In today’s FT weekend there is an interesting column by Janan Ganesh (who I previously featured on this blog) on how, given our times are in so many ways disconnected from the way we evolved – physiologically, culturally and socially – it is a wonder that our psyches are not more discommoded than they are:
For most of the time that our species has been around, a man in his thirties had a fair chance of being dead already; a woman, too, often through childbirth. Evading violence, hunger and the elements was a human’s daily lot. Even in modern history, people were bonded to the state through conscription or to the land through serfdom.
Within memory, there was one role for women (mother), one for men (provider), one permissible sexual taste (straight), and even that was consecrated within marriage. All the while, evolution was wiring us accordingly. Our mental processes — our expectations, instincts, biases, heuristics — have formed over tens of thousands of years to handle a short, joyless life. We are coded to survive, not to choose, indulge and frolic.
Then, in the last century, the pace quickened towards my friend’s “it”, a life of widening choice for large numbers of people, until two undistinguished men loping woozily down the Holborn Viaduct in 2015 could wonder at their own miraculous fortune.
To live in this phase of history, in this part of the world, is a happy accident. But why does it not drive us mad? Our mental processes — our expectations, instincts, biases, heuristics — have formed over tens of thousands of years to handle a short, joyless life. We are coded to survive, not to choose, indulge and frolic
If we are designed for the struggle that was all our species knew for most of its existence, why are our minds not frazzled by opportunities that have only been around for the historical equivalent of a few seconds to midnight? The gap between modern lifestyles and our vestigial programming seems too large and too recent to bridge comfortably. Yet we do — at least most of us, at least on the surface.
One could dispute many aspects of this. The casual use of “coded”, “designed”, and “programming.” And while our ancestors may have had shorter lives, were they really “joyless”? At the kernel of the article is a certain complacency – that a life where Ganesh’s friend has 100 dates organised for him each year by a smartphone app is obviously better than one with only one lifetime sexual partner, for instance.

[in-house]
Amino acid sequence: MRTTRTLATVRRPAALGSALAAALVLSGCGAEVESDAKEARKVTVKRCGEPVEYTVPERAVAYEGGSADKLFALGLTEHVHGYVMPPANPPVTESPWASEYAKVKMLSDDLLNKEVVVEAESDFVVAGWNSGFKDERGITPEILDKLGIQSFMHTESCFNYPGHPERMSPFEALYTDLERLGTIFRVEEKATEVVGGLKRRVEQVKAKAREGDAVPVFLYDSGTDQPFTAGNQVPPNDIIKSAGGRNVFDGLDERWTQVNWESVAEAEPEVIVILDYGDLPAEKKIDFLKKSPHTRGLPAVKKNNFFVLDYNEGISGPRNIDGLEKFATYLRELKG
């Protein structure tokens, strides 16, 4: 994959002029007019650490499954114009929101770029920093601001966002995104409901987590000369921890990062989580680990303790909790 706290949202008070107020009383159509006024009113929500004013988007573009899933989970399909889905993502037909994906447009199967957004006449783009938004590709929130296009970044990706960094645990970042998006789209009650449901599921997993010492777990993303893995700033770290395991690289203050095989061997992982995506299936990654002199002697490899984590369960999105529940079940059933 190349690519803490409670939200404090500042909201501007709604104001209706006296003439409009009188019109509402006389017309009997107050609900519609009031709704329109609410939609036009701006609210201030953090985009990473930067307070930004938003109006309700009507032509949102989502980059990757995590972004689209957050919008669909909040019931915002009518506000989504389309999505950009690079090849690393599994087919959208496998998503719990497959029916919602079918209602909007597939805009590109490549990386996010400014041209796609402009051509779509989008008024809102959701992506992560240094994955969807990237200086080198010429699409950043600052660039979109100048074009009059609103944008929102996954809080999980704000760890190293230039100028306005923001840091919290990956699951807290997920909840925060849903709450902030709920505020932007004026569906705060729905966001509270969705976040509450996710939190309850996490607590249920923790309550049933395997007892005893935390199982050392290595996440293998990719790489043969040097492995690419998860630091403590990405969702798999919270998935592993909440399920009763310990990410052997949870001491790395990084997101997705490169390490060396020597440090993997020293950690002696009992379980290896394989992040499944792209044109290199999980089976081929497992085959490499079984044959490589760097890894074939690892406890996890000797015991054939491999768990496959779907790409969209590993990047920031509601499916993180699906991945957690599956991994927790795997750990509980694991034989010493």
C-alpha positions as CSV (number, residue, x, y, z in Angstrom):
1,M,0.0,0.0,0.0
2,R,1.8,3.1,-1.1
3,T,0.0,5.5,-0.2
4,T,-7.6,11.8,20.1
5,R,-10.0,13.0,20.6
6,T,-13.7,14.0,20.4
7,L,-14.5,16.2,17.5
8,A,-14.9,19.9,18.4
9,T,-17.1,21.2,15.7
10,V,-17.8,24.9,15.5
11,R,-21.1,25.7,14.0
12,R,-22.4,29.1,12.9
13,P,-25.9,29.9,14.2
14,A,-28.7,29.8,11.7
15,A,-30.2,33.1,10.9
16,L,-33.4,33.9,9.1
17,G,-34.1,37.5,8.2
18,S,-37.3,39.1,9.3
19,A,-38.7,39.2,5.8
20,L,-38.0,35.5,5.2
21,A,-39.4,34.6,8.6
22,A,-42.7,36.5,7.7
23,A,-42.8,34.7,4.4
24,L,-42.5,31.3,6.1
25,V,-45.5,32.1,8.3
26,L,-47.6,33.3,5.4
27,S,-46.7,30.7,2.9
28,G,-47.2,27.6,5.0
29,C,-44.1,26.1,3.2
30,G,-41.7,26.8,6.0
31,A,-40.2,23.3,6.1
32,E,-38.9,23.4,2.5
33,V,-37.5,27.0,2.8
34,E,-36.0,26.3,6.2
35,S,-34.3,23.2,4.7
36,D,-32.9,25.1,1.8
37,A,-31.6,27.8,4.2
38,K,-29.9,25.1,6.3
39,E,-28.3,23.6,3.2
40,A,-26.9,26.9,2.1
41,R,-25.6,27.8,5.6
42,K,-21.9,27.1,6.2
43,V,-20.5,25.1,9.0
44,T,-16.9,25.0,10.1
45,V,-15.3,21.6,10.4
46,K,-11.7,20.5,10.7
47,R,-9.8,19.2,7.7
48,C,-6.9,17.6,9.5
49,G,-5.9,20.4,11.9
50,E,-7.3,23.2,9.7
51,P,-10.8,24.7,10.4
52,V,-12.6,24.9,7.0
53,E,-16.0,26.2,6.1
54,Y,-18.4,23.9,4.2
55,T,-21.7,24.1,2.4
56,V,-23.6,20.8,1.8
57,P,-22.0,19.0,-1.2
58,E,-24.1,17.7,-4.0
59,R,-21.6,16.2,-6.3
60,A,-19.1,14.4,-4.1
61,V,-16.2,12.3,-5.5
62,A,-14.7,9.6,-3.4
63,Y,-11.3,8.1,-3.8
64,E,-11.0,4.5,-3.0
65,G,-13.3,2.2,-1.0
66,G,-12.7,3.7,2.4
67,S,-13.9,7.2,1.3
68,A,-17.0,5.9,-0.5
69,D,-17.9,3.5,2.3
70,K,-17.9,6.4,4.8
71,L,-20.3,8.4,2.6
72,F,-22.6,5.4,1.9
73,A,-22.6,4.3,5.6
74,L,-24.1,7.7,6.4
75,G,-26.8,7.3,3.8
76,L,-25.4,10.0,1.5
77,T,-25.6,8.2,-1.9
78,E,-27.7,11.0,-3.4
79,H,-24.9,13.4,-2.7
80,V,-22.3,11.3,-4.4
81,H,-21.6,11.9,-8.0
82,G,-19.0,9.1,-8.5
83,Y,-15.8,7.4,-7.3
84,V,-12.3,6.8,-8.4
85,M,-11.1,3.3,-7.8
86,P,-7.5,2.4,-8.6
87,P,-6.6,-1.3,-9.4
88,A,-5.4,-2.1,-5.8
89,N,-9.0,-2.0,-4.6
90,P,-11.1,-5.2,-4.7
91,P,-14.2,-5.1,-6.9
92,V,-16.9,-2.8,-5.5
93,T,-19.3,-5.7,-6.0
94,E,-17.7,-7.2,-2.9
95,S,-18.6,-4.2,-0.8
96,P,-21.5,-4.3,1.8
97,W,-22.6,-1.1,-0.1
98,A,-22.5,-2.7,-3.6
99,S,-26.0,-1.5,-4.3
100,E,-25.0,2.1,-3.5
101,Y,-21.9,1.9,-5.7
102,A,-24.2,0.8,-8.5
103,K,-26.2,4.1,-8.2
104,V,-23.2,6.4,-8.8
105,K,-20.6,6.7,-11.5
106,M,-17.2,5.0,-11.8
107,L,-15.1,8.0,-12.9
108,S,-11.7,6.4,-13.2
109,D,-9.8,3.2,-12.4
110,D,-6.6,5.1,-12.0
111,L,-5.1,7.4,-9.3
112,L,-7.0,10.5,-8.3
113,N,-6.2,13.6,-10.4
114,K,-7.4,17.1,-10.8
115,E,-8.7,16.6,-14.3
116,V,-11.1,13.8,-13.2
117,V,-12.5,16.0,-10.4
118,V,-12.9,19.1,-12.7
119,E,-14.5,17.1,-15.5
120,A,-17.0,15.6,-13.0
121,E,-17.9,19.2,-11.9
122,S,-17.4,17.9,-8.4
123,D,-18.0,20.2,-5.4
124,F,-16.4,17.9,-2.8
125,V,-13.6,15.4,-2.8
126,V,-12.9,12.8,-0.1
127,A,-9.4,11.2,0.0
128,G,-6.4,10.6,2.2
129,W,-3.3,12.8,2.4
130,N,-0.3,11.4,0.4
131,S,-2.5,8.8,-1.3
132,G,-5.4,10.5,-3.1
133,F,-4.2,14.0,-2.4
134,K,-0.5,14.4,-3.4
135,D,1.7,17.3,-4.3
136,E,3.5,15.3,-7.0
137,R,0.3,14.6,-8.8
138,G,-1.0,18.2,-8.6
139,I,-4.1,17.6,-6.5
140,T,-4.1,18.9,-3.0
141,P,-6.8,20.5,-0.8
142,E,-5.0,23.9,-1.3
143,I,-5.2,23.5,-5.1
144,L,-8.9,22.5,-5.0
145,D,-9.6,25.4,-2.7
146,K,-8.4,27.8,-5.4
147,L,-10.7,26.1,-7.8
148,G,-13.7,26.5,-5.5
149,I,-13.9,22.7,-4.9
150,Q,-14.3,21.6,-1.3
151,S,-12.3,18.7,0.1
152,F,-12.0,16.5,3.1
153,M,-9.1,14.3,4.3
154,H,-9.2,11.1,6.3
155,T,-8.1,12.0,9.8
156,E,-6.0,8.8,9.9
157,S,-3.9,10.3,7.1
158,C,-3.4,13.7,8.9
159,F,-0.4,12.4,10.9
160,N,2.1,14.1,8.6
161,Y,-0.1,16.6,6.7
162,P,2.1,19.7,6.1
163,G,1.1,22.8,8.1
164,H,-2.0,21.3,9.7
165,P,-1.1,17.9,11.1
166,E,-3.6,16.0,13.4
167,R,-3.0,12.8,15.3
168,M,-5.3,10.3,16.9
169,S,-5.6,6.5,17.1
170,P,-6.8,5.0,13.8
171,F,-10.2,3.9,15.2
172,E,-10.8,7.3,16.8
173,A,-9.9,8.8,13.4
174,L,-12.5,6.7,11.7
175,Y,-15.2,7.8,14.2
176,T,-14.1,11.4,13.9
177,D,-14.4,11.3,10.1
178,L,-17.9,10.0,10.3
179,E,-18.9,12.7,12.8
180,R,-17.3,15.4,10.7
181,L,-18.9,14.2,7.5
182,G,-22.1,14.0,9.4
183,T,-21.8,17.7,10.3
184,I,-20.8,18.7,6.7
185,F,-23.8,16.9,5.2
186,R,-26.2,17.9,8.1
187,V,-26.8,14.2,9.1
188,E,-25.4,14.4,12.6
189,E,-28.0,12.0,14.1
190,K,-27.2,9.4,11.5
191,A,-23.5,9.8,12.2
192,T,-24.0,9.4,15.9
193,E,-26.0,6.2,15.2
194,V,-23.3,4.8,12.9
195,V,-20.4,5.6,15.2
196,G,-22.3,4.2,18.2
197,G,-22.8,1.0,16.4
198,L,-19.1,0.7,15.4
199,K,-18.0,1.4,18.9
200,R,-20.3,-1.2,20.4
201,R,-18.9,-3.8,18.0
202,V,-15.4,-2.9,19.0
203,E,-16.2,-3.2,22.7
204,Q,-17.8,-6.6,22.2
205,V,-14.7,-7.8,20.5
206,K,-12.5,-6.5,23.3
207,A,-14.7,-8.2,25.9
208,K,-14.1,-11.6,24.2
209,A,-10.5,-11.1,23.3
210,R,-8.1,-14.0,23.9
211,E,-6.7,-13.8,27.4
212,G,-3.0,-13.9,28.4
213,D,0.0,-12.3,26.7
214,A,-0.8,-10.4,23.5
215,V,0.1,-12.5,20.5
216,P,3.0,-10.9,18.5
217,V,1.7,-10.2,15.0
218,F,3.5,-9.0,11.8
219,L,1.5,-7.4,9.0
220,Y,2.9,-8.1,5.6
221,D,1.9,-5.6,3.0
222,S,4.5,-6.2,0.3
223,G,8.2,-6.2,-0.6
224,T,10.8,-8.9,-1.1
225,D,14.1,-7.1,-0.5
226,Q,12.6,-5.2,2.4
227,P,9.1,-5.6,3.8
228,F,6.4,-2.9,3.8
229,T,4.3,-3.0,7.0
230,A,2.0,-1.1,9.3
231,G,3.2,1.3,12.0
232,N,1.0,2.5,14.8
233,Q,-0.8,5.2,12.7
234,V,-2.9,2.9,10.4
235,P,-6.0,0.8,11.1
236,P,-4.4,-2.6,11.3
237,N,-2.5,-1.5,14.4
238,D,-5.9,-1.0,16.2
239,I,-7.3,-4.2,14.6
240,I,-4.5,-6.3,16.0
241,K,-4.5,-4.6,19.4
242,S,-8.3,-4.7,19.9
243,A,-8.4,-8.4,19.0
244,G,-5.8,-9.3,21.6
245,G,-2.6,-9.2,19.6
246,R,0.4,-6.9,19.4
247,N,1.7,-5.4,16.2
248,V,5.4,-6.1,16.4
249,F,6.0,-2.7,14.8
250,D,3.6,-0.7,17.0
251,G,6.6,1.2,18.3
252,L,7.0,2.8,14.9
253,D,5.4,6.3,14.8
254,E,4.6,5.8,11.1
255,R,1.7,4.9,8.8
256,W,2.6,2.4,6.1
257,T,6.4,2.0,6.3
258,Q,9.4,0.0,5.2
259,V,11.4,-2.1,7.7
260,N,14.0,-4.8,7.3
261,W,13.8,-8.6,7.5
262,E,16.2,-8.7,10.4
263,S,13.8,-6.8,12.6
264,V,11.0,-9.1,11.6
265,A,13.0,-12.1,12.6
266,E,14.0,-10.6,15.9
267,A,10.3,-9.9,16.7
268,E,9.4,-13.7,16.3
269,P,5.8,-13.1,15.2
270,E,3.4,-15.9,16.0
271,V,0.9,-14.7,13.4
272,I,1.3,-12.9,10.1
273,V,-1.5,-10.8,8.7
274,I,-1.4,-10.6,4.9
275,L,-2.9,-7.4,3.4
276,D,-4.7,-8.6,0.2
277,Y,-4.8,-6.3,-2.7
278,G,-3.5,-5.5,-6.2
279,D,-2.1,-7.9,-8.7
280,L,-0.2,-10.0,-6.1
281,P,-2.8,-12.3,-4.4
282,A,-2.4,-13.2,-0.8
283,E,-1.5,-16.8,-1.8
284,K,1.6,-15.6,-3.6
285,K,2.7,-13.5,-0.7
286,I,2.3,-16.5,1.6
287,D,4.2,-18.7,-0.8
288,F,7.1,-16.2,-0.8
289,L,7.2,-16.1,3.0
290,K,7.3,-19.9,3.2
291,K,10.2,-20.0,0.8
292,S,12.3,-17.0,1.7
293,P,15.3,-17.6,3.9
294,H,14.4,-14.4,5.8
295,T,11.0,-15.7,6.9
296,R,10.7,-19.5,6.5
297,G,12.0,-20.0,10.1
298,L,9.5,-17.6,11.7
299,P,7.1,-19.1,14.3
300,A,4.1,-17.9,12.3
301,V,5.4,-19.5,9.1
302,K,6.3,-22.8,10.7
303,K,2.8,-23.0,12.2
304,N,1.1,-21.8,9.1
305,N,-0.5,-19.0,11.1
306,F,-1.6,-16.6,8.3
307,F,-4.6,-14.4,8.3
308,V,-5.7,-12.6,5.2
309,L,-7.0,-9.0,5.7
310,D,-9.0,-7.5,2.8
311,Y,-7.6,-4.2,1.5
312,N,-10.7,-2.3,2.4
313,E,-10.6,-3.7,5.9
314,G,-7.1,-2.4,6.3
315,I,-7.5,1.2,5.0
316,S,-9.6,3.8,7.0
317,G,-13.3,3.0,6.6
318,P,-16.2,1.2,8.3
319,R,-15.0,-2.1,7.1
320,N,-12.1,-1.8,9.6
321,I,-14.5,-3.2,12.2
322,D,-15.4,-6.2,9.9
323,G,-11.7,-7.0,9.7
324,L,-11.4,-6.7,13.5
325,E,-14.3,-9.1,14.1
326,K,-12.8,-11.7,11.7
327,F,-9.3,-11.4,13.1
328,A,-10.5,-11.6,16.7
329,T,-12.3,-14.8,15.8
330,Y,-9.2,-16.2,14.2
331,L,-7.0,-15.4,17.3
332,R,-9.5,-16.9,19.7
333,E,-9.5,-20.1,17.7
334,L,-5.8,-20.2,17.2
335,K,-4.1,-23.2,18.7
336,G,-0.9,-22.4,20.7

Ganesh, who is falling into the category of columnists I do not particularly agree with but find enlightening and interesting to engage , with summarises his thesis thus:
Given the suddenness of our freedoms, there should be more psychic disruption, more Patrick Batemans, more versions of Bruno from Atomised, who is deranged by sexual nihilism and the fraying of such old tethers as family and God. Instead, there are mostly sensible people making the adjustment to lifestyle choices that would have stupefied their forebears. Some exercise restraint, some fill their cup, but not many fall to pieces.
Reading Ganesh’s column I was reminded of the passages in some of J G Ballard’s short stories about the moon landings, and their purported impact on the human psyche. Ballard’s “Cape Canaveral” fictions (and the critical reaction to them) are usefully summarised here on the superb Ballardian page maintained by Simon Sellars. My favourite of these stories is “A Question of Re-Entry”, which has a closing line with a similar impact to “And someone else too” in The Lost Leonardo (it would also be a major spoiler so I won’t quote it here) This passage – from a book written in 1963 – neatly summarises the Ballardian speculation underlying the Cape Canaveral fictions:
He would have liked to remind Pereira that the successful landing on the moon, after some half-dozen fatal attempts – at least three of the luckless pilots were still orbiting the moon in their dead ships – was the culmination of an age-old ambition with profound psychological implications for mankind, and that the failure to find the astronaut after his return might induce unassuageable feelings of guilt and inadequacy (if the sea was a symbol of the unconscious, was space perhaps an image of unfettered time, and the inability to penetrate it a tragic exile to one of the limbos of eternity, a symbolic death in life?)
Similar passages recur throughout Ballard’s fiction, and they can seem overblown from today’s knowing perspective, with their Jungian echoes and rather portentous wording. And yet, and yet … Andrew Smith’s fine book “Moon Dust” , a sort of collective biography of the moonwalkers, explored Ballard’s speculation when investigate the lives of this dwindling group of men who walked on another celestial object to our own. Ganesh’s article, while it makes a valid point, exemplifies a certain complacency about our increasingly technologically-mediated experience of life – passing allusions to “the political salience of mental health” and a slightly odd reference to “low-level diva behaviour” aside.